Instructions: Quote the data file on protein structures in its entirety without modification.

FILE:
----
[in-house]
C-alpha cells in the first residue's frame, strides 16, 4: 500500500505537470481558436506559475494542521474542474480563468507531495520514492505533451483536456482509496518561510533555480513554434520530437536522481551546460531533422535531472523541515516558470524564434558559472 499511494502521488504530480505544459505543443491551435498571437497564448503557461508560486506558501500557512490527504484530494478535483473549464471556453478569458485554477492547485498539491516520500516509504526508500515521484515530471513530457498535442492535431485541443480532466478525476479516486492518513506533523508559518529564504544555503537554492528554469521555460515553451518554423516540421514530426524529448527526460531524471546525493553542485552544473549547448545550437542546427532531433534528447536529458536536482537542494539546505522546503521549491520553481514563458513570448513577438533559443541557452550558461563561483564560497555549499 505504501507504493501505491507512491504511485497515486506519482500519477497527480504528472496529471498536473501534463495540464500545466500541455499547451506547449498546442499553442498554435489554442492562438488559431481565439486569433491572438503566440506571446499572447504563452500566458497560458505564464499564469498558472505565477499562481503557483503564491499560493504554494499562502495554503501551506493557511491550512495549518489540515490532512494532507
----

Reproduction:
[in-house]
C-alpha cells in the first residue's frame, strides 16, 4: 500500500505537470481558436506559475494542521474542474480563468507531495520514492505533451483536456482509496518561510533555480513554434520530437536522481551546460531533422535531472523541515516558470524564434558559472 499511494502521488504530480505544459505543443491551435498571437497564448503557461508560486506558501500557512490527504484530494478535483473549464471556453478569458485554477492547485498539491516520500516509504526508500515521484515530471513530457498535442492535431485541443480532466478525476479516486492518513506533523508559518529564504544555503537554492528554469521555460515553451518554423516540421514530426524529448527526460531524471546525493553542485552544473549547448545550437542546427532531433534528447536529458536536482537542494539546505522546503521549491520553481514563458513570448513577438533559443541557452550558461563561483564560497555549499 505504501507504493501505491507512491504511485497515486506519482500519477497527480504528472496529471498536473501534463495540464500545466500541455499547451506547449498546442499553442498554435489554442492562438488559431481565439486569433491572438503566440506571446499572447504563452500566458497560458505564464499564469498558472505565477499562481503557483503564491499560493504554494499562502495554503501551506493557511491550512495549518489540515490532512494532507